Attention All Urban Photographers & Street Art Enthusiasts
If you happen to be on River Street do not take a picture of this.
And sure as hell don’t shutterbug this.
Why, you ask? Because if you do it might result in you (and your husband) being questioned by New York’s Finest as to what you are doing. This is what happened to the Mister and I this evening.
Hello there, we see you’re taking photographs— why?
Miss Heather: I think the shadows and diagonals are visually pleasing.
We saw you take photographs of graffiti back there.
Miss Heather: Yeah, someone spray-painted the word “meat” on the wall and I found it interesting.
Because it’s sort of “beefy”?
Miss Heather: Exactly. I happen to be a vegetarian.
Seeing where this conversation was headed (nowhere good— and soon) the Mister jumped in and after some more “dialoging”, they left us to go about our business. Inasmuch as interfacing with the NYPD can be amicable it was: tense, but polite. Still the experience left me wondering:
Perhaps these chaps have been instructed to watch photographers— especially those who happen to document “graffiti”? The only logic at work here I can think of is the presumption that when people (such as myself) document this stuff it is going to somehow encourage the people responsible for it to continue their nefarious work (and, in so doing, lower everyone’s “quality of life”). I suppose this is possible. BUT…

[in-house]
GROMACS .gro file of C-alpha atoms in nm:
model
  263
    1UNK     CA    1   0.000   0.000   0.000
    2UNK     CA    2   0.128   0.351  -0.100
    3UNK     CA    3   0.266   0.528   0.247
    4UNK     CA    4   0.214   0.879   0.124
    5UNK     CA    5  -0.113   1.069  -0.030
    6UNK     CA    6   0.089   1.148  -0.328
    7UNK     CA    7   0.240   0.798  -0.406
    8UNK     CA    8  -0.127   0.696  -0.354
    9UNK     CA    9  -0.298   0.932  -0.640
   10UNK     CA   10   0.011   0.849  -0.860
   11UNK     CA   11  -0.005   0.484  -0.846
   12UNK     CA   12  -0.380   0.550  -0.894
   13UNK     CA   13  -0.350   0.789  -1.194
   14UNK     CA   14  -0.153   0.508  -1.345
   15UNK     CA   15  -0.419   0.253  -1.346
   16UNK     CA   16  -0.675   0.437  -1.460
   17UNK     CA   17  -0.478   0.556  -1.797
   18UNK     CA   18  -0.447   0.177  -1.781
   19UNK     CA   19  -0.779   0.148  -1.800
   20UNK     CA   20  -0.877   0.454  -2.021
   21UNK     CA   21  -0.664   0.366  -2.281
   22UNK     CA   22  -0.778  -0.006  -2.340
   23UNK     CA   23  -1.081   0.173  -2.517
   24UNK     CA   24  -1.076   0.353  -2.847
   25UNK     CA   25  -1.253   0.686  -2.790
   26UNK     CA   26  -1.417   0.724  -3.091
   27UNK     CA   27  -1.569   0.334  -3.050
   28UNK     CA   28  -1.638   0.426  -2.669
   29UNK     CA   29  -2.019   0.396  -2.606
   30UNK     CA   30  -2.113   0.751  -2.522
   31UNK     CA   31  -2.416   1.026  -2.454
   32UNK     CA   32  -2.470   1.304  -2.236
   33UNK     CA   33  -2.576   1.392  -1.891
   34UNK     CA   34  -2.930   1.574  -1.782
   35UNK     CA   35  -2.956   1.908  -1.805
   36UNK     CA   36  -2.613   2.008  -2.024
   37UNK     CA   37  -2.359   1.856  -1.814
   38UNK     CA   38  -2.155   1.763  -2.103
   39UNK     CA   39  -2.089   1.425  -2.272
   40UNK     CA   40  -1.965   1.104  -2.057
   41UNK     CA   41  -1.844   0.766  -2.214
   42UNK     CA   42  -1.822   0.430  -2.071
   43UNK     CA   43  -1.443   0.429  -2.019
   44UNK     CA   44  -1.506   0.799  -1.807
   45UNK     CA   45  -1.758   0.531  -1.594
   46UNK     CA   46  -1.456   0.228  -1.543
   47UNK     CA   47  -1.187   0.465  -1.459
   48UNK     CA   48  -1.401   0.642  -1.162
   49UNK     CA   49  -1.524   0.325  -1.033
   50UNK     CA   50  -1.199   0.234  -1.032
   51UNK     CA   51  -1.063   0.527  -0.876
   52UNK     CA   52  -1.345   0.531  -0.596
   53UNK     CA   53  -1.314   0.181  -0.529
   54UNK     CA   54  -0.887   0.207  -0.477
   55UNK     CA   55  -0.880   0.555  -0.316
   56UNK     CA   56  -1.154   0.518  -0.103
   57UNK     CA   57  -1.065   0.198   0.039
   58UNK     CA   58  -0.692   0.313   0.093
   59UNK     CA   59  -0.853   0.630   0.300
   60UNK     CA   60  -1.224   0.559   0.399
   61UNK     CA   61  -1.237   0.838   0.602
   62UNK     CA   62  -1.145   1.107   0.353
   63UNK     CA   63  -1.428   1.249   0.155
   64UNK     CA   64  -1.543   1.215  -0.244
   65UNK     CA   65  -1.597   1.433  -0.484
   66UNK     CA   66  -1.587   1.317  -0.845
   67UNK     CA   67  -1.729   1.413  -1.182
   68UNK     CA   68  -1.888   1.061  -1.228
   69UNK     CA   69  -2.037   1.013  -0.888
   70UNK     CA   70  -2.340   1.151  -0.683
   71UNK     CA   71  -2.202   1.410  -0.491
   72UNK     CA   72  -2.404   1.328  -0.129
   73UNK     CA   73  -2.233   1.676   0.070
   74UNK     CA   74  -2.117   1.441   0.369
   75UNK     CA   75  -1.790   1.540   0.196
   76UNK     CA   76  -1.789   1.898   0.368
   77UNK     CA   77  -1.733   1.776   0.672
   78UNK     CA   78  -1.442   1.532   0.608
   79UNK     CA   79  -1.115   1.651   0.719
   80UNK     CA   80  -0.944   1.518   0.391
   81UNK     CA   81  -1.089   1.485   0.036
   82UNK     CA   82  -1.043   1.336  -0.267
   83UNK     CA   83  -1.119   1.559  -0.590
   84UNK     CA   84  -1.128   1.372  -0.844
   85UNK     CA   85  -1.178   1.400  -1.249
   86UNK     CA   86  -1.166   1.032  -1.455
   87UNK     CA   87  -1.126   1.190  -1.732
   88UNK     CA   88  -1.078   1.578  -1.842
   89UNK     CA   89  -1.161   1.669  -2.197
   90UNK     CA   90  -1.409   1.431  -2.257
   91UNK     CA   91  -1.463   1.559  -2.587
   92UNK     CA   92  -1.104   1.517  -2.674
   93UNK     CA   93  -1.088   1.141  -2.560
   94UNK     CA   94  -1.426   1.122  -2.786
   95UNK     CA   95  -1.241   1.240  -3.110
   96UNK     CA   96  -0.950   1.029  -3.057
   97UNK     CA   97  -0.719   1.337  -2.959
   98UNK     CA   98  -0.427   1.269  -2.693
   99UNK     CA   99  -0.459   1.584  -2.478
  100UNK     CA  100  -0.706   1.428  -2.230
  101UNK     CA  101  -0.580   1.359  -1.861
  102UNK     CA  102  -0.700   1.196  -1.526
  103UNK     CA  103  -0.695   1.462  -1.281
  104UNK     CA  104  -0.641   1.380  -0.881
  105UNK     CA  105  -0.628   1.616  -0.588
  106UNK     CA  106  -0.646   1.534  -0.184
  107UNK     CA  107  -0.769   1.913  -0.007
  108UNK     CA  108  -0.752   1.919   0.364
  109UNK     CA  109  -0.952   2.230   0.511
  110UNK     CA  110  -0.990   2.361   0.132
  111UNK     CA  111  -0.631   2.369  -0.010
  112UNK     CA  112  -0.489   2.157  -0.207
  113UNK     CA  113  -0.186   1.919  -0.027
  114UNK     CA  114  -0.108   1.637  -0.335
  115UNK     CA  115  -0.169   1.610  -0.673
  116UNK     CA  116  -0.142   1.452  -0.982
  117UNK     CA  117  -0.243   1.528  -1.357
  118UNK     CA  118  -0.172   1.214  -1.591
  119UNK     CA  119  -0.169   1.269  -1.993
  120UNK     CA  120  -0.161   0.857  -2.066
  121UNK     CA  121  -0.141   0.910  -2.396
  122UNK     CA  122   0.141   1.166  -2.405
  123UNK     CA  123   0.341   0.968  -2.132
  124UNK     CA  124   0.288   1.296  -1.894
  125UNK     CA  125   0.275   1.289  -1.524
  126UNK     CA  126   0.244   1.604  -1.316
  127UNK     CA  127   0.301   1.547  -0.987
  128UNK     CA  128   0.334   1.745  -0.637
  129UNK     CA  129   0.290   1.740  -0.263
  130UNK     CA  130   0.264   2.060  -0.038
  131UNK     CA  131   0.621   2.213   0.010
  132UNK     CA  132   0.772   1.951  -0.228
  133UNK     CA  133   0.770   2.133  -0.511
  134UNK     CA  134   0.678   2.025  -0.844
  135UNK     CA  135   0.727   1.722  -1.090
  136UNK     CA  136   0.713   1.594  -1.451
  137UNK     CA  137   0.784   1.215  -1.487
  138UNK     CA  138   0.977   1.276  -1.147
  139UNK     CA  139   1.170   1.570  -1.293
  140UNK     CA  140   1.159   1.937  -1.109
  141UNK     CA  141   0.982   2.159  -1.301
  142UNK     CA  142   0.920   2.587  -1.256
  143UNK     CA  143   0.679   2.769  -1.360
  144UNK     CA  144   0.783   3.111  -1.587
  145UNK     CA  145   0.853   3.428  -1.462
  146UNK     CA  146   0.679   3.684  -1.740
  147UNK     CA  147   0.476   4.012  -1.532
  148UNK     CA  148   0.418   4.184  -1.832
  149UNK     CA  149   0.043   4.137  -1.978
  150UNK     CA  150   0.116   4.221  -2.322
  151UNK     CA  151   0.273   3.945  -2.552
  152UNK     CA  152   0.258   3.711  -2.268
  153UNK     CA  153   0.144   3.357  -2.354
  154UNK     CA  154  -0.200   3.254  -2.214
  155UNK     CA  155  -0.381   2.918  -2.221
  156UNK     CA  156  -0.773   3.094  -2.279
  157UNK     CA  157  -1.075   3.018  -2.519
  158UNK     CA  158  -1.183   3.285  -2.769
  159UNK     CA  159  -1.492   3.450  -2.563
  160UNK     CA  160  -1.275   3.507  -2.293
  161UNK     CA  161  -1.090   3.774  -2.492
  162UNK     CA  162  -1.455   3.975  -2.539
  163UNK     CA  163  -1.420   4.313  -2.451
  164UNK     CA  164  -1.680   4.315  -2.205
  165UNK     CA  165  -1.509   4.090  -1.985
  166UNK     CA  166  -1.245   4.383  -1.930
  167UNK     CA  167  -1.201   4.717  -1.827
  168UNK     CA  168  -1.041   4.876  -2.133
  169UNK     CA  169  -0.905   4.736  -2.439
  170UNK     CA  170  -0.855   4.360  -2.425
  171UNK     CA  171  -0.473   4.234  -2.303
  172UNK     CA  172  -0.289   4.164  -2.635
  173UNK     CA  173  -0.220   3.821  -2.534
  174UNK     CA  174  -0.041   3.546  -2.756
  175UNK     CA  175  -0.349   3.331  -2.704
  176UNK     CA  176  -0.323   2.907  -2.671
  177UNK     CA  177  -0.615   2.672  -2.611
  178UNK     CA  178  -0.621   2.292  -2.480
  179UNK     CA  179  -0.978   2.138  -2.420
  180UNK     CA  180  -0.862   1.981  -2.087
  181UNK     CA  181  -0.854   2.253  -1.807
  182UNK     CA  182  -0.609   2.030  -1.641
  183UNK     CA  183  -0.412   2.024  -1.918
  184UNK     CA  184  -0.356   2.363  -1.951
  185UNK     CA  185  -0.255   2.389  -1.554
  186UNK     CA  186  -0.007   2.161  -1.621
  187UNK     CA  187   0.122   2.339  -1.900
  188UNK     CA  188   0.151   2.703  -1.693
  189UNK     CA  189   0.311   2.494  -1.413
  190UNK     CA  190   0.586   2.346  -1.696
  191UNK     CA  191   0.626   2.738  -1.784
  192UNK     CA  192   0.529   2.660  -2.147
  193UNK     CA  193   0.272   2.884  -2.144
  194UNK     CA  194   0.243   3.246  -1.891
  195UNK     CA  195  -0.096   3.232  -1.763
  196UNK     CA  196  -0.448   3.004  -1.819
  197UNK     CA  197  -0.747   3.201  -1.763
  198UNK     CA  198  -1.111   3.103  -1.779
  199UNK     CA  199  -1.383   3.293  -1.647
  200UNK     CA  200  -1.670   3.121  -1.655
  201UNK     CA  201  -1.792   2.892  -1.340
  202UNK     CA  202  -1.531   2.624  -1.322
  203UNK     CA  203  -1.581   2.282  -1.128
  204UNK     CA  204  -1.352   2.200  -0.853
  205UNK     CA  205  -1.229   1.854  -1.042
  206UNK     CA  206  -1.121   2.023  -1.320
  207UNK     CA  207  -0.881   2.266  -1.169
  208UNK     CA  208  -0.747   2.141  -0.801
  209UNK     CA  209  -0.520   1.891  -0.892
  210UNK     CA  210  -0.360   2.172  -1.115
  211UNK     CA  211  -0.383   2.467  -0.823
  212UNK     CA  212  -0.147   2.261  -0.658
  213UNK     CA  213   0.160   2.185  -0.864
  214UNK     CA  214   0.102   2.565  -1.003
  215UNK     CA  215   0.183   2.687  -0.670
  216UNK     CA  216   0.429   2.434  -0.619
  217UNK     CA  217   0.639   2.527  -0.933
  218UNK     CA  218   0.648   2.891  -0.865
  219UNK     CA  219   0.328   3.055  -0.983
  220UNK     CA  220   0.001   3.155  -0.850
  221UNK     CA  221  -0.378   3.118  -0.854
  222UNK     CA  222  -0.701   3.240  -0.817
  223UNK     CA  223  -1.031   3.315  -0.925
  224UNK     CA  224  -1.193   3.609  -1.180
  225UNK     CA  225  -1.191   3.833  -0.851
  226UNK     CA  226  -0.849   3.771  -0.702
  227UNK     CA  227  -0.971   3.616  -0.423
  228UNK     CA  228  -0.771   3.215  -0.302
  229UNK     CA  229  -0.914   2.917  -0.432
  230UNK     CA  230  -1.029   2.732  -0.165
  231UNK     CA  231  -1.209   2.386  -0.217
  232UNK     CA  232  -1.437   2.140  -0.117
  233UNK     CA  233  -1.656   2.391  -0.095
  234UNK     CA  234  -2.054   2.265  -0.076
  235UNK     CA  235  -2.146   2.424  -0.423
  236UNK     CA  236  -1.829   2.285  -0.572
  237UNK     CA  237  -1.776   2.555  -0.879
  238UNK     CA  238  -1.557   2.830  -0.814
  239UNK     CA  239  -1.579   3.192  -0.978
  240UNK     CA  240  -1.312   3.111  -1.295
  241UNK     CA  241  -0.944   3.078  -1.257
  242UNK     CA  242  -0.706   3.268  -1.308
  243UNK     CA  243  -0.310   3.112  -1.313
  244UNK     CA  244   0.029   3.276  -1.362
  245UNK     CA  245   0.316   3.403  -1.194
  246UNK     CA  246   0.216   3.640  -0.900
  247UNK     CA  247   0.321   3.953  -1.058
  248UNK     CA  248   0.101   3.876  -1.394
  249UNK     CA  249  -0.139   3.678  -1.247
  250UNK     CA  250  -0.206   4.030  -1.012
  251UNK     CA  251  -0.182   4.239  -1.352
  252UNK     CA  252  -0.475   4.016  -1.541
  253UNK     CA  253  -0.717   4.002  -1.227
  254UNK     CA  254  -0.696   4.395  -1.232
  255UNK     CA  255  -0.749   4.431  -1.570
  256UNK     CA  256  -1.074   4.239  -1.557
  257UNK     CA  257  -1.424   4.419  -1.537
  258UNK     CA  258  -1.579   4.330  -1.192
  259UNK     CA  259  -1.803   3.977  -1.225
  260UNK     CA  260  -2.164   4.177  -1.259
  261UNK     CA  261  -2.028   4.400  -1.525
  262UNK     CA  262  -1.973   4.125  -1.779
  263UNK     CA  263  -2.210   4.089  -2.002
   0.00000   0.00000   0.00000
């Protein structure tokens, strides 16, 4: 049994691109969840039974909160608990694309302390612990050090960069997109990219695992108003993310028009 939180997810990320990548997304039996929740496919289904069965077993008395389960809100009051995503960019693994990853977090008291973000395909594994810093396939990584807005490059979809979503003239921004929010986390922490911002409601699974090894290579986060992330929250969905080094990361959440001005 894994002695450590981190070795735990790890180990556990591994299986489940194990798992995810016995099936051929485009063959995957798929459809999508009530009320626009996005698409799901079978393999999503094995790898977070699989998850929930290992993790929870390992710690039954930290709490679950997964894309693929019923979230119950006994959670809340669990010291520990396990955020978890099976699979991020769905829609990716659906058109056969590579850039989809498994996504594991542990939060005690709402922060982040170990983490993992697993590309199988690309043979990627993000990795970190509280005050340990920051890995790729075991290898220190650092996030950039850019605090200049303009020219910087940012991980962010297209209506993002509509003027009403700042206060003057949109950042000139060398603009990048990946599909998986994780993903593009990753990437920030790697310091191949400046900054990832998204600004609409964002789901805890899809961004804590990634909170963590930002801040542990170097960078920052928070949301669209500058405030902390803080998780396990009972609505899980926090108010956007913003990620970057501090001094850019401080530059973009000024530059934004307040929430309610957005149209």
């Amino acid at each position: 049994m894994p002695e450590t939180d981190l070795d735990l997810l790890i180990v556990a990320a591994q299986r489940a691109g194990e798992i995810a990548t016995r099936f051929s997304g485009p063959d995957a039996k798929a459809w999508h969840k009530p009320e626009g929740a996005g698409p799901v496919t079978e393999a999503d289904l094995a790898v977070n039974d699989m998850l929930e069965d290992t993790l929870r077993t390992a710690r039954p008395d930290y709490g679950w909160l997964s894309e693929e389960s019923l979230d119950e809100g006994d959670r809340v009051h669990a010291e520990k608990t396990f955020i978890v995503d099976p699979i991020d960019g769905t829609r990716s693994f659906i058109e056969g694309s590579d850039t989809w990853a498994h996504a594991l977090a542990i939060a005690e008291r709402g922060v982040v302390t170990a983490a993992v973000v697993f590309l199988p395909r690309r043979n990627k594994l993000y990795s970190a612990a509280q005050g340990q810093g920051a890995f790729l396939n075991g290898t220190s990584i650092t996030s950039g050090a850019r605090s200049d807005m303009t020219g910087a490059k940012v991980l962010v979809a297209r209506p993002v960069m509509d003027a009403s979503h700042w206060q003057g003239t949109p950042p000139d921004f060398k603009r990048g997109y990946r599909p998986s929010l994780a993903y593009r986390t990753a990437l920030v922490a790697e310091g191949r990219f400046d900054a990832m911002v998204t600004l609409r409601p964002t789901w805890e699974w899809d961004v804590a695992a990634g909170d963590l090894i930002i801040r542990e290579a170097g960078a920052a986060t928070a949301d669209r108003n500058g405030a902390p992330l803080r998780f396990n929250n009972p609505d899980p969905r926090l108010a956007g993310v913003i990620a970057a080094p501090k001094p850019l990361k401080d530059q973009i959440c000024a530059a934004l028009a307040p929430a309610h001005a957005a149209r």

it’s been my experience that derelict buildings (of which north Brooklyn has many— such as the one above example which is located around the corner) do more than their fair share of lowering my quality of life.
The above can be found on the front door of this Kent Street deadiface. Call me subversive, but I don’t really see how this could possibly be construed as making this building an eyesore. It has achieved that very readily on its own. Rather smashingly, I will add. One piece of street art graffiti isn’t going to make any difference; if anything the above bit of mischief adds some sorely needed “value” to this turd. It certainly makes me smile, anyway.
Speaking of which, a building doesn’t have to be old and decrepit to elicit social commentary, oh, I mean graffiti.
CASE IN POINT: Northside Piers.